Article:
January is right around the corner and right now you’re probably mapping out what you want to achieve in the year ahead. Whether you’re resolving to get a promotion, start on side projects you’ve put off, or finally making six-figures, one fact remains: change is hard.
Nowhere is this more apparent than in the high failure rate of New Year’s resolutions. Nearly one-half of Americans make New Year’s resolutions, but only 8 percent follow-through and accomplish their goals.
Why? Humans are creatures of habit. We make excuses as to why we can’t take action, saying we’re too busy, don’t have enough money, or lack the right network. Imposter Syndrome creeps in when we set our ambitions sky high (“Who am I to think I can raise my prices?).
Turn Resolutions Into Questolutions
Psychology offers a way to short-circuit excuses and mental resistance on the way to accomplishing your goals: Turn your resolution into a “questolution.” That is, make your goal into a puzzle that your brain will inherently want to solve by turning it into a question. For example, “I will make six-figures this year” becomes “How might I make six-figures this year?”
It’s a subtle shift, but a powerful one. Research shows that asking people a question about performing a target behavior (a goal) positively influences the future performance of that behavior by as much as 25 to 28 percent.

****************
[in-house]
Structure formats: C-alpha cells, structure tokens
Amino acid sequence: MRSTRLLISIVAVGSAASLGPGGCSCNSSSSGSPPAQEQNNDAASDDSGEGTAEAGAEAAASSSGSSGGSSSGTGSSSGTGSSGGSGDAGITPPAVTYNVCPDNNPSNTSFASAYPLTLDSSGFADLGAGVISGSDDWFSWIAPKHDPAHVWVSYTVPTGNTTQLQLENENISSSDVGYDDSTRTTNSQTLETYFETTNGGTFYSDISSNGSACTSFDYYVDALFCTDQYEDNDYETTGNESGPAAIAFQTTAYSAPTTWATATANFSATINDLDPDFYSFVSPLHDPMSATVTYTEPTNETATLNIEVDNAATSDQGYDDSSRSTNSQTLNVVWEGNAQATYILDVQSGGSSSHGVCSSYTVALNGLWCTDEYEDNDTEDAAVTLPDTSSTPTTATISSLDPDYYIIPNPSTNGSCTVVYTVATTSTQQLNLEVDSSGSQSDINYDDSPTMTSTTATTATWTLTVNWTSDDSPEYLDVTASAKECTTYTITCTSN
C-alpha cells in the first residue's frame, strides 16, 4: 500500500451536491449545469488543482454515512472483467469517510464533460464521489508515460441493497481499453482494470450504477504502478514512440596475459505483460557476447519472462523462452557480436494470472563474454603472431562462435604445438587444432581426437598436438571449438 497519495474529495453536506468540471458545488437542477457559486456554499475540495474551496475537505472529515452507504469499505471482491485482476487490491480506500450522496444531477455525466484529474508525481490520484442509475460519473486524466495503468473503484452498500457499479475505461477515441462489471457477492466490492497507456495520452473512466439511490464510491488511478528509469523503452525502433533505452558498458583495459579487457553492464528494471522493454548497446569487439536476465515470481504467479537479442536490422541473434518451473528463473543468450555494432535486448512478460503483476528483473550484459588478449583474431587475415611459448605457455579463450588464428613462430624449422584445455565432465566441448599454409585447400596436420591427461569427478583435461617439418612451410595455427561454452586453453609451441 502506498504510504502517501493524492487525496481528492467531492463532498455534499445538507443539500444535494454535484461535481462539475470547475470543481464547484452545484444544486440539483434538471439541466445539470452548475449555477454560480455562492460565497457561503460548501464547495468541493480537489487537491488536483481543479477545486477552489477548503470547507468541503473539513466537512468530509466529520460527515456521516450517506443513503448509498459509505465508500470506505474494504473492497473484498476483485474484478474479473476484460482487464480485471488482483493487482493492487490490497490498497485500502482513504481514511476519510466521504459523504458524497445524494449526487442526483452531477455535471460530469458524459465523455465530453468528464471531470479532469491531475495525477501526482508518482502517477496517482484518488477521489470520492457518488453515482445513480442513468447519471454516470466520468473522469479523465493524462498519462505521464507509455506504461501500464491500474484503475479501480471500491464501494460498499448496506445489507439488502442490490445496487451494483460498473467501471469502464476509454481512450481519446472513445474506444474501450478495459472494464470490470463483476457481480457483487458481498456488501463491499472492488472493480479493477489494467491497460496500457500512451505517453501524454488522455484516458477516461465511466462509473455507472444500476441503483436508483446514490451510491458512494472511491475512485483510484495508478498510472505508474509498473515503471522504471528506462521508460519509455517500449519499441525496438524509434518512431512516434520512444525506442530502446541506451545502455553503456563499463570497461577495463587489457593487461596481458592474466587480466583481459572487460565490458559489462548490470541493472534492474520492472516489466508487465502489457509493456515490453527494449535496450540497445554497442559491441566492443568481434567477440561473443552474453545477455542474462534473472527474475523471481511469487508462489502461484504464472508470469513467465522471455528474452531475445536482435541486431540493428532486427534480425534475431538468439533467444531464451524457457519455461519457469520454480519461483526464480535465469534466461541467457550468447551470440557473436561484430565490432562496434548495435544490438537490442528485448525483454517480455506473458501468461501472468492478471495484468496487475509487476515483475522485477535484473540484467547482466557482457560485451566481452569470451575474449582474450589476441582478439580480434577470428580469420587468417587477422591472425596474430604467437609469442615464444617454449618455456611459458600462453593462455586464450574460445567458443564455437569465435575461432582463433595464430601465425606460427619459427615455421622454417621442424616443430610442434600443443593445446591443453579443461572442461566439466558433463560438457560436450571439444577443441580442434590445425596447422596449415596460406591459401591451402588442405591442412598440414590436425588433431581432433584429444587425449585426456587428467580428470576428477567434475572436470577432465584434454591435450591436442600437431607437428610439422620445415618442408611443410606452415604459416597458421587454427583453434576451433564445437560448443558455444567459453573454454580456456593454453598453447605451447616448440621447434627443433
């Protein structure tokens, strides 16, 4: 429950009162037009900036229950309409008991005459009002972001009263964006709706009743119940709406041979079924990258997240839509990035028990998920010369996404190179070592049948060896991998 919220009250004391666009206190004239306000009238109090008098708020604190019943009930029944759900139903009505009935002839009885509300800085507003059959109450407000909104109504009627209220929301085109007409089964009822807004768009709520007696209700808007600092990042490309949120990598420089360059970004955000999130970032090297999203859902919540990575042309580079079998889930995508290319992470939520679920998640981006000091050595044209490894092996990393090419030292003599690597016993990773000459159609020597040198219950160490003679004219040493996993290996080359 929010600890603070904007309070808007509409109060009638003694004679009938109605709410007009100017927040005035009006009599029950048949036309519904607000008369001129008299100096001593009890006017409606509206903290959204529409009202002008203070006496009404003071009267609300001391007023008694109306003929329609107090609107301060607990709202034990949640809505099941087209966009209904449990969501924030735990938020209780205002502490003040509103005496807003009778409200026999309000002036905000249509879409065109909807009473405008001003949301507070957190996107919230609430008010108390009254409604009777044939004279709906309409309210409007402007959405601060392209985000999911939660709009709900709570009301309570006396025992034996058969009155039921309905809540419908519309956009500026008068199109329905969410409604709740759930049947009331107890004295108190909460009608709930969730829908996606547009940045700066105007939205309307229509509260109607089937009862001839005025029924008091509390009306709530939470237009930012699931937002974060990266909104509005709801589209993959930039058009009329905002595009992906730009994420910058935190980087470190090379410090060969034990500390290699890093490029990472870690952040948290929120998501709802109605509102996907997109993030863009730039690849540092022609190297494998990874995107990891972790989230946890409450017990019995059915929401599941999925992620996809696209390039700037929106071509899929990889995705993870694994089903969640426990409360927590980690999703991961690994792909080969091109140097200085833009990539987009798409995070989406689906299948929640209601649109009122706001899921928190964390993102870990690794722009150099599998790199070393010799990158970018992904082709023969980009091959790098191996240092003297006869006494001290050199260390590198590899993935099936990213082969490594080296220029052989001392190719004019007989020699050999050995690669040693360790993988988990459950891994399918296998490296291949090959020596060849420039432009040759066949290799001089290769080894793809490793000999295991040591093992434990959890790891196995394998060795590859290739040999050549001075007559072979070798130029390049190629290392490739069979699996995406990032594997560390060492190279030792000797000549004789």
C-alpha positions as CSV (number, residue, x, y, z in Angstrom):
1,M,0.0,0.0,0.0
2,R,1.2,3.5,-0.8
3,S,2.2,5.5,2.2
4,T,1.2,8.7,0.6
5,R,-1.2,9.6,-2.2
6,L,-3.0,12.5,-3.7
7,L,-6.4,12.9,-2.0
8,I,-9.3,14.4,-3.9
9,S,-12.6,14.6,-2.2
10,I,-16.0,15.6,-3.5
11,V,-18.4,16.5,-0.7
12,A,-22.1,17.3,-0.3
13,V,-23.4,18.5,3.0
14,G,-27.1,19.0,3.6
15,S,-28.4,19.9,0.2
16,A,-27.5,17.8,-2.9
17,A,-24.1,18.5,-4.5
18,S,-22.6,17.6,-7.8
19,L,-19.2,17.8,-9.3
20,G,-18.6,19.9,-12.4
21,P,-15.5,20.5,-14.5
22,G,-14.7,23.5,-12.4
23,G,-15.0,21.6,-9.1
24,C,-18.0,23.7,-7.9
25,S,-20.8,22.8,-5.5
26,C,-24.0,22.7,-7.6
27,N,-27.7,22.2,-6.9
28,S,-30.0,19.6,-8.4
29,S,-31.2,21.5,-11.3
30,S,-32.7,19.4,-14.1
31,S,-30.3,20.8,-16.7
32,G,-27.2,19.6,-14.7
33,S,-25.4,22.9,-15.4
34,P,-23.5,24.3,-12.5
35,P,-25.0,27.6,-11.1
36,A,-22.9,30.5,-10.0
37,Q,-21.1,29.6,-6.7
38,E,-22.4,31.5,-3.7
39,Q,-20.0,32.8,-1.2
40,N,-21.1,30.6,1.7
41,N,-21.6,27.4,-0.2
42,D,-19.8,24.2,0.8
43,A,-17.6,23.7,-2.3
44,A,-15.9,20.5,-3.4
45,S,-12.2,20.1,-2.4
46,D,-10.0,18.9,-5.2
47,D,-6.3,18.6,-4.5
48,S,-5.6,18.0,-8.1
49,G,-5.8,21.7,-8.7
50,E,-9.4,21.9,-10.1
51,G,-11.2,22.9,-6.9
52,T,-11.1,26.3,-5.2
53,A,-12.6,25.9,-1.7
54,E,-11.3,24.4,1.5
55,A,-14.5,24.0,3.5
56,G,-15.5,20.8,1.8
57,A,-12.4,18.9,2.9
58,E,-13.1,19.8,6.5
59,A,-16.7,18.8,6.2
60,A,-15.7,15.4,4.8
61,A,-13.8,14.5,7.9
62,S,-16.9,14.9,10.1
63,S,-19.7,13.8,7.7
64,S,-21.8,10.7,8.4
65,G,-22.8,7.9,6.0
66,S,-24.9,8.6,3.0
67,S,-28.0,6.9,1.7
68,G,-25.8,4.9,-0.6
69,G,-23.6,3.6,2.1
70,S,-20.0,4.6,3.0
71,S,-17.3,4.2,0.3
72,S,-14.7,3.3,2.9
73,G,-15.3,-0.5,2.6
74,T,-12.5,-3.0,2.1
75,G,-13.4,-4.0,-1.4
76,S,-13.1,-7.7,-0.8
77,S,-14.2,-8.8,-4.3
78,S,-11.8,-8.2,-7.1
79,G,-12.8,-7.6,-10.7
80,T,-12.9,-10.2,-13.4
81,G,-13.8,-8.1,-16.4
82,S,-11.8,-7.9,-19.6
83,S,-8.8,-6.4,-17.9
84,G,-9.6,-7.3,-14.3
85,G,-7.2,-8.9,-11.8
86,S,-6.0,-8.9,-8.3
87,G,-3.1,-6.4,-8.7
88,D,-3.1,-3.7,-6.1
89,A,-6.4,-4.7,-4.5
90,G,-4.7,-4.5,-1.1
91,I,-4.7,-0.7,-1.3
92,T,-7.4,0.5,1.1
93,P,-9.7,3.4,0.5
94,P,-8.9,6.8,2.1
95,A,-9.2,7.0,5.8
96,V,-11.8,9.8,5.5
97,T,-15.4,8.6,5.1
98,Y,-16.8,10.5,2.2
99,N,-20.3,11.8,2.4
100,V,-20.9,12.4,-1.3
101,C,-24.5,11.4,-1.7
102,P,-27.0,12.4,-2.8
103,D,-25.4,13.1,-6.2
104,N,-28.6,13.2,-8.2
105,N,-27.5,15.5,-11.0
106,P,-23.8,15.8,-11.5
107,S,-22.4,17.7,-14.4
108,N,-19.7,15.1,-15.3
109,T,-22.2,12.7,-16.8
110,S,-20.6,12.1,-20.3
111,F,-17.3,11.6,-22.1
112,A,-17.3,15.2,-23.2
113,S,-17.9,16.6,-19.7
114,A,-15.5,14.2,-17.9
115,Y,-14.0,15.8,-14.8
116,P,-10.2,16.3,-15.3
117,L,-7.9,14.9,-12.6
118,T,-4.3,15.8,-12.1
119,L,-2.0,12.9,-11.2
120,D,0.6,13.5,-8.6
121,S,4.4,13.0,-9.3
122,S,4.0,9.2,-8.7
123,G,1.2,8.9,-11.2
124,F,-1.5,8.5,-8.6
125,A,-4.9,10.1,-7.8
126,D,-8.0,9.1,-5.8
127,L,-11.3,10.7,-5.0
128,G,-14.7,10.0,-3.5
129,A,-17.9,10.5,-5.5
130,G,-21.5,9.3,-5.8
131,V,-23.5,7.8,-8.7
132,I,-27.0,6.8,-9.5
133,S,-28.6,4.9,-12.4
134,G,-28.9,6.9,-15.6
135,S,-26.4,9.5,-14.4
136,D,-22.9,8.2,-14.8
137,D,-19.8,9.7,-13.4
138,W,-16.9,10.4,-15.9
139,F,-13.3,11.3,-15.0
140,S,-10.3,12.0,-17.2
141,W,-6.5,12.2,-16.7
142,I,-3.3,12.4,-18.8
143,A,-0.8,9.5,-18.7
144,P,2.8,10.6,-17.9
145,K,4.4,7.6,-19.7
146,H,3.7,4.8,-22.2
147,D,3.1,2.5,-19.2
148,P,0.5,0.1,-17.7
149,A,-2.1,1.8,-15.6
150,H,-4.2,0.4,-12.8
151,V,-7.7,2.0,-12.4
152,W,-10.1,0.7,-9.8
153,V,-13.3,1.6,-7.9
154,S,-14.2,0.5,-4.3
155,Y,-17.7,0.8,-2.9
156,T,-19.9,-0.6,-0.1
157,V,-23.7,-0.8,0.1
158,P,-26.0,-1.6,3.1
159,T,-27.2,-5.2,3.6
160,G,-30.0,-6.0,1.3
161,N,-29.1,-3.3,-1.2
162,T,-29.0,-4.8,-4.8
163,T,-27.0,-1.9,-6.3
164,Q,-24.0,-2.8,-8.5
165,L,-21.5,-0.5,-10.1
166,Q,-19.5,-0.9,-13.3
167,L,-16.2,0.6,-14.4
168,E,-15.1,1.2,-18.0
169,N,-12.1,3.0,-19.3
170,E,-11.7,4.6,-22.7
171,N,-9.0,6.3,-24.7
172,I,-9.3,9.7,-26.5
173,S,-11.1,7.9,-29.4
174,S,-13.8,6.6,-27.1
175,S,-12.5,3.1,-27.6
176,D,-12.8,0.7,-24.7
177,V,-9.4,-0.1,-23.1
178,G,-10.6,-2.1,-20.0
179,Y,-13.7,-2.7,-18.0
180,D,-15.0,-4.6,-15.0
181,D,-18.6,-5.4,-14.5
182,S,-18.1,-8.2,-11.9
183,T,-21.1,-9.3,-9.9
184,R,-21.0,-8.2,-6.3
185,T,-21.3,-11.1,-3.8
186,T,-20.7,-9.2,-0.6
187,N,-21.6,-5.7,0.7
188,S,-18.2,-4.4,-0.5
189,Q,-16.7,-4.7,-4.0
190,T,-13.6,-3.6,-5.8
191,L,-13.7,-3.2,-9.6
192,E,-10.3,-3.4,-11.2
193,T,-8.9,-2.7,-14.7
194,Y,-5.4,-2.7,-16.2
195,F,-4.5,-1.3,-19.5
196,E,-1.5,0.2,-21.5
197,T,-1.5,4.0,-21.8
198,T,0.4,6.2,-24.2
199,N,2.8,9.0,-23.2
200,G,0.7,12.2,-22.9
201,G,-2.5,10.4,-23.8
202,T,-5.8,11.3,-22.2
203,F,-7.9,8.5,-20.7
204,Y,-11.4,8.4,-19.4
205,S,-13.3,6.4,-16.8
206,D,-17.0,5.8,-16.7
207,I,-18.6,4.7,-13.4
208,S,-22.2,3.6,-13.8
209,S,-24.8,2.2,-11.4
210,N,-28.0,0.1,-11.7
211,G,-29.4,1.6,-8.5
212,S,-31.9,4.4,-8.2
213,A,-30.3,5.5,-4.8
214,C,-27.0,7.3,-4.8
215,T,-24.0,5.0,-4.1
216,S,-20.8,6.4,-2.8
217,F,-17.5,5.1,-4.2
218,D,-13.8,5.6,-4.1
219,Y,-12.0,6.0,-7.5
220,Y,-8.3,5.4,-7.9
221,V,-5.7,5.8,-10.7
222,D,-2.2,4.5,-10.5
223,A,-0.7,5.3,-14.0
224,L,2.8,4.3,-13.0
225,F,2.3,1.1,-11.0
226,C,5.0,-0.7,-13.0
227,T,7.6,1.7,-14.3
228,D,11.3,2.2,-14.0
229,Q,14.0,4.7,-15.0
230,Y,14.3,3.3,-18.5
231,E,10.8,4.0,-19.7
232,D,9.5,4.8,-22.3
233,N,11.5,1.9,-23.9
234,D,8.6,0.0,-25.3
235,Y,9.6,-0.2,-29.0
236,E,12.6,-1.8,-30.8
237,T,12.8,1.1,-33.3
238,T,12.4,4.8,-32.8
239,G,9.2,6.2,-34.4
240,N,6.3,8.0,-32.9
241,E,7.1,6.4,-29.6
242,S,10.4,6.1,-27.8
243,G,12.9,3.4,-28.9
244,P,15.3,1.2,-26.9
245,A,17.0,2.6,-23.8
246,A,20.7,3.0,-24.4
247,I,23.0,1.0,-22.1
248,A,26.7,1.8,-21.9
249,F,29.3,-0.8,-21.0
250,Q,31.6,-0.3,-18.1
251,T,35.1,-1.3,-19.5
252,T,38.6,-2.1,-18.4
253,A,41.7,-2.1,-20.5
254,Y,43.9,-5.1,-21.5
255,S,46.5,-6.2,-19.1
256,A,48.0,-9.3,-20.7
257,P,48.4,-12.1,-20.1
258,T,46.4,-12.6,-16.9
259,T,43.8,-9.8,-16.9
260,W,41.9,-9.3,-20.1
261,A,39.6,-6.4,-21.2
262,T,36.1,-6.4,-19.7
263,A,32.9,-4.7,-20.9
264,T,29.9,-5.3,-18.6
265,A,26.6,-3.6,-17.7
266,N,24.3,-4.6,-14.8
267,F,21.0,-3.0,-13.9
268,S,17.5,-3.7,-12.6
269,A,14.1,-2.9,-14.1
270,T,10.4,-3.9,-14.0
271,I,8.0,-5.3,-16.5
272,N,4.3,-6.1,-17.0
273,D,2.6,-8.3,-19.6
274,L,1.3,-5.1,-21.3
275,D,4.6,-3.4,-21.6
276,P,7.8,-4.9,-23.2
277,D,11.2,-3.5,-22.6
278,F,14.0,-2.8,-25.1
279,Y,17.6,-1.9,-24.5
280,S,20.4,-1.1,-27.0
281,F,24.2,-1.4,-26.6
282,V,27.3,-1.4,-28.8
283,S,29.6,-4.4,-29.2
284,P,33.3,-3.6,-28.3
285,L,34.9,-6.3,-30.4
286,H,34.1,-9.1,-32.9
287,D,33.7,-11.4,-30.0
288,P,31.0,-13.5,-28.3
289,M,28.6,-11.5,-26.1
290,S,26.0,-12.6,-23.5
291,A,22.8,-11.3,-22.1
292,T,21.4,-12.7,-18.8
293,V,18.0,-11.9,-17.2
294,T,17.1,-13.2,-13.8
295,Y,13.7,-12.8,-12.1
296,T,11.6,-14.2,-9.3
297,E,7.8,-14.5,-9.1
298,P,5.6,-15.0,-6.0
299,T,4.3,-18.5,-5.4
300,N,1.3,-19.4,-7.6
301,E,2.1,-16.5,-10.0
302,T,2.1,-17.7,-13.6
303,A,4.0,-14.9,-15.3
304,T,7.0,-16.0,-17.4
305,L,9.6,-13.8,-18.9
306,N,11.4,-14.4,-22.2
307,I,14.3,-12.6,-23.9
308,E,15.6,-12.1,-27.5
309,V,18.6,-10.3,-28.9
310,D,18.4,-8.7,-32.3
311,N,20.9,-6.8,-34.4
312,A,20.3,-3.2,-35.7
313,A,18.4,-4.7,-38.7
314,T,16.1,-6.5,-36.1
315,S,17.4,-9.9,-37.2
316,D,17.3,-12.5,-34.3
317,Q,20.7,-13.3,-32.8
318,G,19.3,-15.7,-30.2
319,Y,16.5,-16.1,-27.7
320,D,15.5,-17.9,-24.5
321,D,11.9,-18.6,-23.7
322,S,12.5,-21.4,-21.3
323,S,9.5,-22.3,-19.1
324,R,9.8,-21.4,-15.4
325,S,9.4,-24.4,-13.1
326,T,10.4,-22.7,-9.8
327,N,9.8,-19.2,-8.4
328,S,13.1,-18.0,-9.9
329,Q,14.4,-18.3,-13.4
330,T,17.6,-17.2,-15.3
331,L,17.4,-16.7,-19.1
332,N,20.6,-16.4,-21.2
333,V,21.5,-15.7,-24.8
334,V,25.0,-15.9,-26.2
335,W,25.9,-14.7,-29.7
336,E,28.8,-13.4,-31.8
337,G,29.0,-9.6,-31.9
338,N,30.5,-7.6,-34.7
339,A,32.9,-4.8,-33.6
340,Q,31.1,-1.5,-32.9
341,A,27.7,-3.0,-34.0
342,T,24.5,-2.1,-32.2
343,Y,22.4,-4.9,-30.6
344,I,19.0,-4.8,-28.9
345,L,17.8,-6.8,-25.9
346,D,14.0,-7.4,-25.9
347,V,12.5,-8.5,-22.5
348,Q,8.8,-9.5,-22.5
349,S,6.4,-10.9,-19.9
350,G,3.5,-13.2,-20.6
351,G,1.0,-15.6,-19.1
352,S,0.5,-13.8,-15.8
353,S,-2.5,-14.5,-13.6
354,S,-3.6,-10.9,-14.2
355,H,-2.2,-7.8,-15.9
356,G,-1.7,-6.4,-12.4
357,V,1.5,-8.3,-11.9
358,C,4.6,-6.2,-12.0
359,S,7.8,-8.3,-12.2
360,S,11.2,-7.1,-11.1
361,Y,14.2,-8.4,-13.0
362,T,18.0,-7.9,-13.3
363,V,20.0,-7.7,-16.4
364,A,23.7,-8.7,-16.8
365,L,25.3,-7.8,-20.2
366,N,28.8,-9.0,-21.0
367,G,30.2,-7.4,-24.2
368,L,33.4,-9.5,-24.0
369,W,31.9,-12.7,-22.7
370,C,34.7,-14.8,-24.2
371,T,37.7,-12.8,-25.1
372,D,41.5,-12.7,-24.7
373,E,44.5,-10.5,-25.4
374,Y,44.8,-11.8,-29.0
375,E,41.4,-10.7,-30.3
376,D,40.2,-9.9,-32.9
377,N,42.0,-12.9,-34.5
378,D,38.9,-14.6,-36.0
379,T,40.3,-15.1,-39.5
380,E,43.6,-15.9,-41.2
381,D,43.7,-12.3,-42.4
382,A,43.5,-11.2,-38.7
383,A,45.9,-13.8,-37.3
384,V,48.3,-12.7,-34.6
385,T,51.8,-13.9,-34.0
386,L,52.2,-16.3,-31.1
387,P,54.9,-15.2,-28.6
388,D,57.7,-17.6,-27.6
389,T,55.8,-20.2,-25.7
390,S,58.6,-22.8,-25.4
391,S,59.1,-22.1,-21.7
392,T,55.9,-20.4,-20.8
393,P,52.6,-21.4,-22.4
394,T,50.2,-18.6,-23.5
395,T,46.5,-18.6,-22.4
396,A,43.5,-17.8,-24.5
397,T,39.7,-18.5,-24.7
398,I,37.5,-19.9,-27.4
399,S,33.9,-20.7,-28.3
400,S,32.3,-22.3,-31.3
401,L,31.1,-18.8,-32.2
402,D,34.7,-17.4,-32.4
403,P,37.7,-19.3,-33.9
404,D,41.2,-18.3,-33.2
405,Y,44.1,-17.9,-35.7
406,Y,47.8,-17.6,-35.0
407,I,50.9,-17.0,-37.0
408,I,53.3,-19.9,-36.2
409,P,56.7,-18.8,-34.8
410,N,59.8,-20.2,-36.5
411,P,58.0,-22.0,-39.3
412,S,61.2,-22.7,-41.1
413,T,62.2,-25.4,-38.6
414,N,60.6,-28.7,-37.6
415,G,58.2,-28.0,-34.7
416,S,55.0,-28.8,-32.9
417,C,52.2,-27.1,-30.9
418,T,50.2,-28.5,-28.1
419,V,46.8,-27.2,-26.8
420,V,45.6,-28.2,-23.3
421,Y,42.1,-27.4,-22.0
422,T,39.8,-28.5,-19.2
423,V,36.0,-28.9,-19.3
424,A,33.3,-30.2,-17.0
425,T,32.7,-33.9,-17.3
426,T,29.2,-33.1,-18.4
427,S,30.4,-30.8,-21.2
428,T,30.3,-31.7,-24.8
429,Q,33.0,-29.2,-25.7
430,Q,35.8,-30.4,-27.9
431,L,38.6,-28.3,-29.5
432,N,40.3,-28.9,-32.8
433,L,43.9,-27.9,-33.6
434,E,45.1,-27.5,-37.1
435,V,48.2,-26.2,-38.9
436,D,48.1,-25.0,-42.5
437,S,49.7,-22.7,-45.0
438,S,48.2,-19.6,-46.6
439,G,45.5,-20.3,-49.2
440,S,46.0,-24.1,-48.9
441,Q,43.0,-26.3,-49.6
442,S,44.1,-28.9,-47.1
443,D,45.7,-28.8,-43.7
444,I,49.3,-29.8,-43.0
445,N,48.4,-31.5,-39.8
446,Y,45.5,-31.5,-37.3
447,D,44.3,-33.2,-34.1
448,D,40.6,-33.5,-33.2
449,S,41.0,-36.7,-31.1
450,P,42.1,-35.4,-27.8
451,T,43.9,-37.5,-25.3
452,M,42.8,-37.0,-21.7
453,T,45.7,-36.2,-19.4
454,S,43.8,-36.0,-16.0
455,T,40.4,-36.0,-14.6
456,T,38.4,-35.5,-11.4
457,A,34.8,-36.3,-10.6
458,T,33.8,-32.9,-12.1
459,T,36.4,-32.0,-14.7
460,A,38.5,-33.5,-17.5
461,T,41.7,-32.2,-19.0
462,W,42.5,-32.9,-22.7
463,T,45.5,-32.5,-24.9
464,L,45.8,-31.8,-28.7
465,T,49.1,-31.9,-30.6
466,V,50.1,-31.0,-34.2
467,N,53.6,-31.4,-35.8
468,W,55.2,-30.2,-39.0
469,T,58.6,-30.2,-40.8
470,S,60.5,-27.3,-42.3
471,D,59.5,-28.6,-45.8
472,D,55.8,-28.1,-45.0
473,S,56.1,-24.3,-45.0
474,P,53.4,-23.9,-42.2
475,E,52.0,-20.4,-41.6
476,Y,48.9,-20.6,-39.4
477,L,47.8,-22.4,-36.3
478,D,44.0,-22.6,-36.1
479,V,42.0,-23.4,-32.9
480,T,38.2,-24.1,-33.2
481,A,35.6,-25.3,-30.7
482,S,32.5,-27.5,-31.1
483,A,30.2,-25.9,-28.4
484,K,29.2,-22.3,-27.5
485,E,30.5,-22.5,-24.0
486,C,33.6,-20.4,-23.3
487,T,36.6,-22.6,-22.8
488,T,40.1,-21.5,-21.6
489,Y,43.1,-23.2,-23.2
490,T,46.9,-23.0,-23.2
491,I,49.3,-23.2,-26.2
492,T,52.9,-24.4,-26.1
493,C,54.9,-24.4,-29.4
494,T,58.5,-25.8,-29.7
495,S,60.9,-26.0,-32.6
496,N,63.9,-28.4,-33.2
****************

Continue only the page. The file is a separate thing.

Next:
Why does this question-behavior effect work? “If you question a person about performing a future behavior, the likelihood of that behavior happening will change,” says David Sprott, senior dean of the Carson College Business, Washington State University.
Rather than issuing demands in the form of goal-statements, questions relieve some of the stress and pressure of dreaming big. They inspire us to think more creatively because when the brain faces an open loop, it can’t help but get to work solving it.
Questioning your beliefs produces the greatest effect. That means you can up your chances of sticking to your New Year’s resolutions by challenging unhelpful thoughts and replacing it with realistic self-talk.
The question-behavior effect can be used in many areas of your life and not just around the New Year. When you train yourself to get curious and stop being your own worst critic, you unlock your potential.
How will you put “questolutions” into action to transform your goals?